His company, Standard Oil, was close to being a monopoly.  When they controlled 90% of the market kerosene was never cheaper.  He brought the price down from $0.26/gallon to $0.08/gallon.  And that was an outrage.  We can’t allow any one company to control 90% of the market.  Sure, consumers were doing well, but the higher-cost competitors could not stay in business selling at those low prices.  So the government broke up Standard Oil via antitrust legislation (the Sherman Act).  To protect the country from monopolistic practices.  And cheap kerosene, apparently.

BILL GATES WAS a brilliant entrepreneur in building Microsoft.  The personal computer (PC) was new.  You couldn’t do much with it in the early days unless you were pretty computer savvy.  But programs were available that made them great business tools (word processing and spreadsheet programs). 

IBM created the PC.  And they licensed it so others could make IBM-like machines.  IBM clones.  The PC industry chewed each other up.  But Gates did well.  Because all of these machines used his operating system (Microsoft’s Disk Operating System – DOS).  Apple developed the Macintosh (with a mouse and Graphical User Interface – GUI) but it was expensive.  Anyone who used one in college wanted to buy one.  Until they saw the price.  So they bought an IBM clone instead.  And when Gates came out with Windows, they were just as easy to use as the Macs.

Because of the higher volume of the IBM platform sold, Microsoft flourished.  Software was bundled.  New machines came preloaded with Windows.  And Internet Explorer.  And Windows Media Player.  You got a lot of bang for the buck going with a Windows-based PC.  And Windows dominated the market.  Consumers weren’t complaining.  Much.  Sure, there were things they did bitch about (glitches, drivers, viruses, etc.), but it sure wasn’t price.

Of course, Microsoft’s competitors were hurting.  They couldn’t sell their products if Microsoft was giving away a similar product free.  Because they were hurting their competitors, the government tried to break up the company with the Sherman Act. 

THE NORTHERN SECURITIES SUIT of 1902 found a holding company guilty of not yet committing a crime.  Teddy Roosevelt’s administration filed a Sherman antitrust suit against Northern Securities.  This was a holding company for Northern Pacific, Great Northern, and Chicago, Burlington, and Quincy Railroads.  What’s a holding company?  It replaced a trust.   Which large corporations created in response to government’s attacks on large corporations.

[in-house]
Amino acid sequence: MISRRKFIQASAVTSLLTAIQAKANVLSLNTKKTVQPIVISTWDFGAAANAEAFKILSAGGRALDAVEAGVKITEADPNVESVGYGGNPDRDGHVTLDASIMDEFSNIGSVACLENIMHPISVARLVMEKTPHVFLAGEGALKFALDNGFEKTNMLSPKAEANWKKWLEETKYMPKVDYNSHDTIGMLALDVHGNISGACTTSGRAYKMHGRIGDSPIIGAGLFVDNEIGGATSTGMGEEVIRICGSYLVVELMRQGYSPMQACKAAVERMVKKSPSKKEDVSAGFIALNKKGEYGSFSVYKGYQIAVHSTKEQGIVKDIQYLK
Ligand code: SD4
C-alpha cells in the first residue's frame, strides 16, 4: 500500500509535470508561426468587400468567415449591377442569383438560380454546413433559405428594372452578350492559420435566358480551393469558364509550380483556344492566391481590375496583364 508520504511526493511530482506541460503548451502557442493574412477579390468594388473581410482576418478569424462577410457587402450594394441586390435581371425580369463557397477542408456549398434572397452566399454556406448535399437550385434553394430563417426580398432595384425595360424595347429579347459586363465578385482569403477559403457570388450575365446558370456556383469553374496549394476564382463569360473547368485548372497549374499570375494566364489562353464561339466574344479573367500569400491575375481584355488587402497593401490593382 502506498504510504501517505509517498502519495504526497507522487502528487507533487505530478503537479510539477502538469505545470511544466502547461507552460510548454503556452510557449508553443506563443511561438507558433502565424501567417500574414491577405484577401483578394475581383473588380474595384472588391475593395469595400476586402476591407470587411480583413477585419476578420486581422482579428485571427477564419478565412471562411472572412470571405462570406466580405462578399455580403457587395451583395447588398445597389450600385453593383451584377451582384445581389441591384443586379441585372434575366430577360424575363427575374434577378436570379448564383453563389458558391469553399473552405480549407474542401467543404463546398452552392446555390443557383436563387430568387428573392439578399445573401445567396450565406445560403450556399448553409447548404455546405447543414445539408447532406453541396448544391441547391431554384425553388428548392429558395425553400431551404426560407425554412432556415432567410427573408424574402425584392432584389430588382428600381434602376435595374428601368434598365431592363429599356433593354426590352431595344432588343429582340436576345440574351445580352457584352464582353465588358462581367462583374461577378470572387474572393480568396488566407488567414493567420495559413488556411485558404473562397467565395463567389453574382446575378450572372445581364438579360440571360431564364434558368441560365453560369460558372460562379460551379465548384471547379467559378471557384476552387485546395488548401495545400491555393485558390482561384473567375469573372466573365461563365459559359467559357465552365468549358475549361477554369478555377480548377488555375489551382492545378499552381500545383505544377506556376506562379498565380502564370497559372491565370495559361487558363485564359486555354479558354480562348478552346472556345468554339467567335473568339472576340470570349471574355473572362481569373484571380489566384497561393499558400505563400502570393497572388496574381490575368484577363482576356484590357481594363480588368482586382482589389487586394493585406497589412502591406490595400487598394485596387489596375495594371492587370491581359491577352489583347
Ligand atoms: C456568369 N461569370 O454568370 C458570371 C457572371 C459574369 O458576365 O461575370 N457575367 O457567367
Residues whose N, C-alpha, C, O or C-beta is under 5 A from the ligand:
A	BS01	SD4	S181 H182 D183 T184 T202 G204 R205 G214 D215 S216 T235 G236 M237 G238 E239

Small competitors feared large corporations.  They could not compete against their economies of scale and vertical integration.  The little guys couldn’t sell things as cheap as the big corporations could.  So the government intervened to protect the little guy.  So they could sell at higher prices.

But businesses grow.  All big corporations started out as little guys.  And the growing process doesn’t stop.  So the big corporations had to find other ways to grow.  They formed trusts.  Then the trust-busters busted up the trusts.  The next form was the holding company. 

The trust-busters said that the big corporations, trusts and holding companies were all trying to become monopolies.  And once they eliminated all competitors, they would raise their prices and gouge the consumers.  Northern Securities never did.  But they could.  So they were guilty.  Because they might commit a crime.  One day.

ALL BUSINESS OWNERS aren’t morally ethical and honest.  But the market is, albeit cruel.  Economies of scales will always put the little guy out of business.  Sad, yes, for the little guy.  But for every little guy put out of business, millions of consumers save money.  They can buy things for less.  Which means they have more money to buy more things.  New things.  Different things.  From new little guys who now have a chance with this new surplus of purchasing power.

But when politicians get involved, consumers lose.  When they help a competitor, they help them by keeping prices high.  To keep competition ‘fair’.  For the politically connected.

Consumers never complain about low prices.  Only competitors do.  Or their employees.  Those working on whaling ships didn’t like to see the low price of Rockefeller’s kerosene.  But the new refining industry (and its auxiliaries) created far more jobs than were lost on the whaling ships.  We call it progress.  And with it comes a better life for the many.  Even if it is at the expense of the few.

www.PITHOCRATES.com